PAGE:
high degree of negligence on the part of US officials and officers in
The report of the Board of Supreme Audit on the defence ministry
contracts was presented to the office of Ibrahim al-Jaafari, the Prime
Minister, in May. But the extent of the losses has become apparent
only gradually. The sum missing was first reported as $300m and then
$500m, but in fact it is at least twice as large. "If you compare the
amount that was allegedly stolen of about $1bn compared with the
budget of the ministry of defence, it is nearly 100 per cent of the
ministry's [procurement] budget that has gone Awol," said Mr Allawi.
The money missing from all ministries under the interim Iraqi
government appointed by the US in June 2004 may turn out to be close
to $2bn. Of a military procurement budget of $1.3bn, some $200m may
have been spent on usable equipment, though this is a charitable view,
say officials. As a result the Iraqi army has had to rely on cast-offs
from the US military, and even these have been slow in coming.
Mr Allawi says a further $500m to $600m has allegedly disappeared from
the electricity, transport, interior and other ministries. This helps
to explain why the supply of electricity in Baghdad has been so poor
since the fall of Saddam Hussein 29 months ago despite claims by the
US and subsequent Iraqi governments that they are doing everything to
improve power generation.
The sum missing over an eight-month period in 2004 and 2005 is the
equivalent of the $1.8bn that Saddam allegedly received in kick- backs
under the UN's oil-for-food programme between 1997 and 2003. The UN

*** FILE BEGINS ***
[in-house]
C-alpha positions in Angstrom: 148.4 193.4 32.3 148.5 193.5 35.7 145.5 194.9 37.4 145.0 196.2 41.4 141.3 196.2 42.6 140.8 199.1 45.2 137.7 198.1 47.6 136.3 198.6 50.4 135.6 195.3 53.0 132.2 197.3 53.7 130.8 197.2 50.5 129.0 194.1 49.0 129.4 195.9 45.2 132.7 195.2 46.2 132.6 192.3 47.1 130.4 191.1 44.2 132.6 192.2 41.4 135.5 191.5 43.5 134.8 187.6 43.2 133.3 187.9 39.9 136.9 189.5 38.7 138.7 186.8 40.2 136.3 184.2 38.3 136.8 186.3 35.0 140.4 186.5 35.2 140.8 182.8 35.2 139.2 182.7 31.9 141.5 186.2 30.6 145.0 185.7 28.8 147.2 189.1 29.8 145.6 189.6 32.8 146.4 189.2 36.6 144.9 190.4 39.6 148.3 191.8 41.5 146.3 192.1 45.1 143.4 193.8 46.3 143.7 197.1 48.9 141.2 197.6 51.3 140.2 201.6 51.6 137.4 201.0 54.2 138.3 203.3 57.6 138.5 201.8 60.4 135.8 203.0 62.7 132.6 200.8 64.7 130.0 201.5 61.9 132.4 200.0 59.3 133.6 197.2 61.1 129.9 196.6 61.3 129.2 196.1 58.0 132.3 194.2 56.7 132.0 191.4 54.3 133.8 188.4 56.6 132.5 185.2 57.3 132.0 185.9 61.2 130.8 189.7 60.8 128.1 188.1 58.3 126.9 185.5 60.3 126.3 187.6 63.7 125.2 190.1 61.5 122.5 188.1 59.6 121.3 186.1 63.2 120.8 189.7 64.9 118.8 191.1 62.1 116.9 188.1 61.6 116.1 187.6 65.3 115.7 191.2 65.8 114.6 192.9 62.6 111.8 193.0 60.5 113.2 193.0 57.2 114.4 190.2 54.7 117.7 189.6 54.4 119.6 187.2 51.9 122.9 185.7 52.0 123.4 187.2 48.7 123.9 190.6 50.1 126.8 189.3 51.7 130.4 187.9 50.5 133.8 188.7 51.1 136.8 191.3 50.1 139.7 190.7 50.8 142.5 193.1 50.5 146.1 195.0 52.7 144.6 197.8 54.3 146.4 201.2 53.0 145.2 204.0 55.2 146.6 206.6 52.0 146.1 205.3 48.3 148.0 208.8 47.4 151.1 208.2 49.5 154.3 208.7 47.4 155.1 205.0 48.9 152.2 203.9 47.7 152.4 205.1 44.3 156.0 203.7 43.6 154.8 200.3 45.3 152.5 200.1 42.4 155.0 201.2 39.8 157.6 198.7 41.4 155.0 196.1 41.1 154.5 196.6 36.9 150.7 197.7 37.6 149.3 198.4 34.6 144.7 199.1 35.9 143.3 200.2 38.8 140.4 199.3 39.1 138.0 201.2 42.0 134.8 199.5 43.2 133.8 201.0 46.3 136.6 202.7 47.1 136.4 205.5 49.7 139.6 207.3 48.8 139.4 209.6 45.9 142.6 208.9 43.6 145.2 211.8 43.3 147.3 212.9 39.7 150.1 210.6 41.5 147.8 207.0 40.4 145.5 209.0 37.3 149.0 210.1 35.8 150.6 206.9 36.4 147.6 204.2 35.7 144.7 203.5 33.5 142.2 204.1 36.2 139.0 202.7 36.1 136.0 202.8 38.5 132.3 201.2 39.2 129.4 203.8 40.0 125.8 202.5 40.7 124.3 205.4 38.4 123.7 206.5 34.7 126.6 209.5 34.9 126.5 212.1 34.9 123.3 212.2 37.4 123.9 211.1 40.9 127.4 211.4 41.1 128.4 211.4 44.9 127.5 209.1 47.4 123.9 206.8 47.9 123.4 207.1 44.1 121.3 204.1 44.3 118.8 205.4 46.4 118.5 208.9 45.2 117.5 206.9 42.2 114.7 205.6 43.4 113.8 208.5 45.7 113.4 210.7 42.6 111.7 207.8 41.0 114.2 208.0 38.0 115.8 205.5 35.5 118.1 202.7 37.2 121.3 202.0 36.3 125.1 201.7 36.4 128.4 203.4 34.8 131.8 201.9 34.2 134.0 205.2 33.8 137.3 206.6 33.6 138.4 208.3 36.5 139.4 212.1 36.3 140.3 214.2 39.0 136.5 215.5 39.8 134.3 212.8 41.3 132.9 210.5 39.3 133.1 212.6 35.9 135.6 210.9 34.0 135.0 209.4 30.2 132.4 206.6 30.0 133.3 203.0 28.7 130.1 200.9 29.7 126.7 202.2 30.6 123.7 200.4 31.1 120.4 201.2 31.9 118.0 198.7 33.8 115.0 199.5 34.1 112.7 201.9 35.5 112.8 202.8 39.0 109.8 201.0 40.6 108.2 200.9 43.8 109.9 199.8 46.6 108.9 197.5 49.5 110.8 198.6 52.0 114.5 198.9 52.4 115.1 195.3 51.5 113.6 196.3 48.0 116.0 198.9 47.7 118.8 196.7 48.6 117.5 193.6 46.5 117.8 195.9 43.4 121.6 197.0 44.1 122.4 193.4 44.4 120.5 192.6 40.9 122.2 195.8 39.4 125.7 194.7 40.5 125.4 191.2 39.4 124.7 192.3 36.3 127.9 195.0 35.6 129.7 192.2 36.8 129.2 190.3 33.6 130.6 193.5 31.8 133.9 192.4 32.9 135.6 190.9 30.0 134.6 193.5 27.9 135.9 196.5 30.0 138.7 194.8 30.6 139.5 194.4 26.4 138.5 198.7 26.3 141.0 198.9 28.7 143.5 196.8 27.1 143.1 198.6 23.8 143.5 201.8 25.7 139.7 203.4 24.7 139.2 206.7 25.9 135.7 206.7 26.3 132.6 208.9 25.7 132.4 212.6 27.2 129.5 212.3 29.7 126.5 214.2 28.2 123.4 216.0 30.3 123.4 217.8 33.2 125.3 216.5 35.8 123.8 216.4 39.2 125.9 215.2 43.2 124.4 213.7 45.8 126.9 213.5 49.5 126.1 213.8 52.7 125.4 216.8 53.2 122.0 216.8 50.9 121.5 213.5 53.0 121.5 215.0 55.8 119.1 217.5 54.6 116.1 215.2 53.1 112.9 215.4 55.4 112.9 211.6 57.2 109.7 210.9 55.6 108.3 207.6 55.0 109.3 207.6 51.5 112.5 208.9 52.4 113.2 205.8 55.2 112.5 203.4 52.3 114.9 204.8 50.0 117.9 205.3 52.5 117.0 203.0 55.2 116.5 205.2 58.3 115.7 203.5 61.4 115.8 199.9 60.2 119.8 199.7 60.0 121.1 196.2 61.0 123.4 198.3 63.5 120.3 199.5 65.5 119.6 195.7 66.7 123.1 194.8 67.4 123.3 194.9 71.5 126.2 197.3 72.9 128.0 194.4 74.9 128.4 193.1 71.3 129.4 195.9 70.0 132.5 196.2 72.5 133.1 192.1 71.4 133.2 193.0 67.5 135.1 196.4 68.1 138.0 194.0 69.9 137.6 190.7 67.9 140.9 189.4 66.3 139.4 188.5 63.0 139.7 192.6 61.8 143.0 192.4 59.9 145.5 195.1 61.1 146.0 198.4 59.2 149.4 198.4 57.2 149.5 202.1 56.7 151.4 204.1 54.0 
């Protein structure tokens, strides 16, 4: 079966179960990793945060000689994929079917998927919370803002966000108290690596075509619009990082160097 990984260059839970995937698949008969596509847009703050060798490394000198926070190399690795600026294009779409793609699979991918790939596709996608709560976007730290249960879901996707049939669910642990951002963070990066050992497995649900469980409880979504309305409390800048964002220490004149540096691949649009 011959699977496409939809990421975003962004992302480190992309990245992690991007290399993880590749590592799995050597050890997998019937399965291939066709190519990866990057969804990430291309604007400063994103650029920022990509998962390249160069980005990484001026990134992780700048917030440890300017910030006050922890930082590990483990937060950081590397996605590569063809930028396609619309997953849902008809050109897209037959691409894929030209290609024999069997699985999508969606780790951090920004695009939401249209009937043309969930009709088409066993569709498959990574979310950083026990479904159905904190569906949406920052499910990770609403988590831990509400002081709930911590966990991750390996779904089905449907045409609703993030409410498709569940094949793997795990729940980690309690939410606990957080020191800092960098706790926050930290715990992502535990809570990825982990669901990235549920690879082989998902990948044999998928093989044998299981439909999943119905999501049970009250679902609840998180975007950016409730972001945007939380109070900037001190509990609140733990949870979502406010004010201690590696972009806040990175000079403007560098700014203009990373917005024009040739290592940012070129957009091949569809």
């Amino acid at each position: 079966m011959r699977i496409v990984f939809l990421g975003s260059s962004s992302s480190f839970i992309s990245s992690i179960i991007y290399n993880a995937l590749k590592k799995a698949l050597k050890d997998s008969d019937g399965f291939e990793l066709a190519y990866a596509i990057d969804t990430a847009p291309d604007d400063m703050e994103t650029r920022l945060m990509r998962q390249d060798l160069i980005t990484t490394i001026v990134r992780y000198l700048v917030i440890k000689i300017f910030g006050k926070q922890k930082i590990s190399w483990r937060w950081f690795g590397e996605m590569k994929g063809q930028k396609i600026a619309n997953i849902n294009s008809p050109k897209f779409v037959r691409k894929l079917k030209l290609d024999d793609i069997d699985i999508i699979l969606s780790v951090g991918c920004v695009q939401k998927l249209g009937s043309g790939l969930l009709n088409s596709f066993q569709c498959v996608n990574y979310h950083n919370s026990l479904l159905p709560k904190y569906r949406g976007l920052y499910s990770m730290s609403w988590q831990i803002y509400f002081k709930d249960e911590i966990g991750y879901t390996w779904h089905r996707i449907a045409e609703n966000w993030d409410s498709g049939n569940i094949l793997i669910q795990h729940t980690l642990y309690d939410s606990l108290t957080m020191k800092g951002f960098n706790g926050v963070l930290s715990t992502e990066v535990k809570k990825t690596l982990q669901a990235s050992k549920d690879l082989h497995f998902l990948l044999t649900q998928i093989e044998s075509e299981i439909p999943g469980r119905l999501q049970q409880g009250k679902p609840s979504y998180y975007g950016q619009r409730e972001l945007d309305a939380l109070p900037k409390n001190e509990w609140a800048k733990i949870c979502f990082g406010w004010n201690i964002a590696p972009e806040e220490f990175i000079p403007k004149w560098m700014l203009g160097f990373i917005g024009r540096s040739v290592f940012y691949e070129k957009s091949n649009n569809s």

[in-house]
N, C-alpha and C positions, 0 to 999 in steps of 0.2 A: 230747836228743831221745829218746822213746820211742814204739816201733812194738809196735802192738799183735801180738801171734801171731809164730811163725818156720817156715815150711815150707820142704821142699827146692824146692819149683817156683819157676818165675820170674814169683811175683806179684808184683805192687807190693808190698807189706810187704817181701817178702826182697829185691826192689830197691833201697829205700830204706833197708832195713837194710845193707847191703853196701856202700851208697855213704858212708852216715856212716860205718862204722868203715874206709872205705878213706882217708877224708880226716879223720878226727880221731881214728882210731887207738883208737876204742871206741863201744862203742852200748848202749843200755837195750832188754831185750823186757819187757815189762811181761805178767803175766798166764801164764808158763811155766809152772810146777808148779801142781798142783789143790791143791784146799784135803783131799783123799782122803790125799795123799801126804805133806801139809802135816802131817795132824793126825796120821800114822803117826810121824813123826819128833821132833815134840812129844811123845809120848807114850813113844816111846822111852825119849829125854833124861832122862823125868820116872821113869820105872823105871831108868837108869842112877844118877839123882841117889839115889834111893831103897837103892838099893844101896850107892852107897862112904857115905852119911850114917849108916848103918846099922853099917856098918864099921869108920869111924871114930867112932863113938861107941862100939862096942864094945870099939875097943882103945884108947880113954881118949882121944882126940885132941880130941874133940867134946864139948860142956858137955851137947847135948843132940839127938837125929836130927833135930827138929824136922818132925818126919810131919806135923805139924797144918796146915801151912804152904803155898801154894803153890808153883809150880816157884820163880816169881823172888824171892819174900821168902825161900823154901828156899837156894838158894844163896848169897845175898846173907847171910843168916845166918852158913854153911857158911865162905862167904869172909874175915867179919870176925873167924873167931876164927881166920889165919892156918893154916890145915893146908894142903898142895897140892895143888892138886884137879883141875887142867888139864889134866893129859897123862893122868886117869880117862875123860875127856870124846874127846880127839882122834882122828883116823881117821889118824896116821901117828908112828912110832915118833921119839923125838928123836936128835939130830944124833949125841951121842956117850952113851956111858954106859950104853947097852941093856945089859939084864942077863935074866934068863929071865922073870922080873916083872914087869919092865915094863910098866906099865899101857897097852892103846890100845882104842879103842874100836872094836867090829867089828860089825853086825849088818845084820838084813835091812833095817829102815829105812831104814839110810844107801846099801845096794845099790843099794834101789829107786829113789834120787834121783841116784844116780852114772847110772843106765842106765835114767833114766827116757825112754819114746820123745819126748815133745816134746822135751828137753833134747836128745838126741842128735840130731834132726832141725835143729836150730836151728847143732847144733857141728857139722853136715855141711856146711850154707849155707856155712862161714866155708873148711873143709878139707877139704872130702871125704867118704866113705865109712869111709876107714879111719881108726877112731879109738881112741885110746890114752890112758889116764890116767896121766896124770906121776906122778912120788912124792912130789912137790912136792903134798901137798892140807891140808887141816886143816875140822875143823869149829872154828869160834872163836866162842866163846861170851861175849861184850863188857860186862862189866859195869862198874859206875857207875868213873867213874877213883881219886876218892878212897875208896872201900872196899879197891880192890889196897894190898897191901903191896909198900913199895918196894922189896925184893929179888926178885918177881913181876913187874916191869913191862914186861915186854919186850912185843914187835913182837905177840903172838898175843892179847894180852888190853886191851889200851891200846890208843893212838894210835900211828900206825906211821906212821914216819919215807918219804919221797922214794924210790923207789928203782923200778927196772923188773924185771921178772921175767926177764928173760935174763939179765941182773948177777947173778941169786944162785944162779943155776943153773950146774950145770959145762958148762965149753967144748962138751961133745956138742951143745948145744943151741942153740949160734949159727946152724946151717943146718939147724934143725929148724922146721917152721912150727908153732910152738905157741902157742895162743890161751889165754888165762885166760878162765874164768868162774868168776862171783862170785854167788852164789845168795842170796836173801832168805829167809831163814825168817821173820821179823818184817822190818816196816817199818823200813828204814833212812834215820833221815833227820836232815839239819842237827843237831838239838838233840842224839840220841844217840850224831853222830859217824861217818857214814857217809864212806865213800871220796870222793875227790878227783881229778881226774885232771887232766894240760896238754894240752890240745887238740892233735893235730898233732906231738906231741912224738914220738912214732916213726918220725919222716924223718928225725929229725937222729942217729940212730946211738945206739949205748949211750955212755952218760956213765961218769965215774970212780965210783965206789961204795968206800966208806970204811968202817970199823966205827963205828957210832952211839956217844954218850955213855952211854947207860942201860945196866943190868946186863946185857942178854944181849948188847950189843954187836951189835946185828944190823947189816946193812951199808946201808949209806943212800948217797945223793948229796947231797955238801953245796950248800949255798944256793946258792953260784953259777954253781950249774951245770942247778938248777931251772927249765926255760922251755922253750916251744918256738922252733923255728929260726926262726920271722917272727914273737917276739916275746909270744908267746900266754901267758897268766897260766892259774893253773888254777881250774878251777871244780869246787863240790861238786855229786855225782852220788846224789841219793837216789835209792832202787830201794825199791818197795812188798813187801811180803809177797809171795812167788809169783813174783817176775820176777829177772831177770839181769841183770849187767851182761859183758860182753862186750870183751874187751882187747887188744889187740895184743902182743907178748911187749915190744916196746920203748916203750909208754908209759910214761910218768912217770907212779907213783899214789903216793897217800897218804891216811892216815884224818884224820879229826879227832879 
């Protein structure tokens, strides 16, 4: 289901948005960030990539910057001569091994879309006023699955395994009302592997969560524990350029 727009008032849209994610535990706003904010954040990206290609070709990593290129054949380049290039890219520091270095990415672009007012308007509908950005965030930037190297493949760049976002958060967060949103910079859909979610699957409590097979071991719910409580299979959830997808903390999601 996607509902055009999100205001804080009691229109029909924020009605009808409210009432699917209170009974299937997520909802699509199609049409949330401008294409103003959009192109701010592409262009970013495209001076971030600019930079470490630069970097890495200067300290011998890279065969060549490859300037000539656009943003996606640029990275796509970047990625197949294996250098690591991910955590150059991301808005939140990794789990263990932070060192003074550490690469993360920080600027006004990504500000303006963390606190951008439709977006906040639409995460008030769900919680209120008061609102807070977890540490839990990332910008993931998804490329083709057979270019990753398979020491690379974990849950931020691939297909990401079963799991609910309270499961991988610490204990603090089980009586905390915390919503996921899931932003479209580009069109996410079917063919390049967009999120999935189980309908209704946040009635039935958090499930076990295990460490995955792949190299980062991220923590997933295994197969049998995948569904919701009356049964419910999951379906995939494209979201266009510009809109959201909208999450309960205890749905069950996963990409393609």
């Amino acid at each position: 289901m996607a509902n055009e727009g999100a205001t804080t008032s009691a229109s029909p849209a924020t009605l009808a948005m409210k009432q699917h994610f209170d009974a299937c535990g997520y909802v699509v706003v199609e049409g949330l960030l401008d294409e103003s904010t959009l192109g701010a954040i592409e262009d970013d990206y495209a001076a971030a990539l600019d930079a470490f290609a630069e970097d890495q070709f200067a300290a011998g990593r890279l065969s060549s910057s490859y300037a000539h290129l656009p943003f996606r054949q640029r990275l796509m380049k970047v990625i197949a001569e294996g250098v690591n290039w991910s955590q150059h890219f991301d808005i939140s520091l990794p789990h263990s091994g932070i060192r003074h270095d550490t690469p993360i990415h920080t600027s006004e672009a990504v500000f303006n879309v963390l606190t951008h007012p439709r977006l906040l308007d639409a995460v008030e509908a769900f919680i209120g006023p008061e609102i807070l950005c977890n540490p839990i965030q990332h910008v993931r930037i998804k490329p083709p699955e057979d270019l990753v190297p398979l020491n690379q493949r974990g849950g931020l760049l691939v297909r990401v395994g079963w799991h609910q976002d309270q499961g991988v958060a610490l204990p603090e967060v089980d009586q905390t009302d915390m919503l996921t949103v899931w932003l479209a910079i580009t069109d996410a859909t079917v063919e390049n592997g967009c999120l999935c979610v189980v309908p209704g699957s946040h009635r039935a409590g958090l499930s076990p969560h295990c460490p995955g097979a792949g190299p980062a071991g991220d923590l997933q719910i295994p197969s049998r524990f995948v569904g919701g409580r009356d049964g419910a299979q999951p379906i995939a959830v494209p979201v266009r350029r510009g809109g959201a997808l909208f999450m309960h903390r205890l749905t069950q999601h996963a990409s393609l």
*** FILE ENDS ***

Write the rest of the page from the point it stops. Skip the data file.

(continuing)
was pilloried for not stopping this corruption. The US military is
likely to be criticised over the latest scandal because it was far
better placed than the UN to monitor corruption.
The fraud took place between 28 June 2004 and 28 February this year
under the government of Iyad Allawi, who was interim prime minister.
His ministers were appointed by the US envoy Robert Blackwell and his
UN counterpart, Lakhdar Brahimi.
Among those whom the US promoted was a man who was previously a small
businessman in London before the war, called Hazem Shaalan, who became
Mr Shalaan says that Paul Bremer, then US viceroy in Iraq, signed off
the appointment of Ziyad Cattan as the defence ministry's procurement
chief. Mr Cattan, of joint Polish-Iraqi nationality, spent 27 years in
Europe, returning to Iraq two days before the war in 2003. He was
hired by the US-led Coalition Provisional Authority and became a
district councillor before moving to the defence ministry.
For eight months the ministry spent money without restraint. Contracts
worth more than $5m should have been reviewed by a cabinet committee,
but Mr Shalaan asked for and received from the cabinet an exemption
for the defence ministry. Missions abroad to acquire arms were
generally led by Mr Cattan. Contracts for large sums were short
scribbles on a single piece of paper. Auditors have had difficulty
working out with whom Iraq has a contract in Pakistan.
Authorities in Baghdad have issued an arrest warrant for Mr Cattan.
Neither he nor Mr Shalaan, both believed to be in Jordan, could be
reached for further comment. Mr Bremer says he has never heard of Mr
WORLD VIEW NEWS SERVICE
To subscribe to this group, send an email to:
NEWS ARCHIVE IS OPEN TO PUBLIC VIEW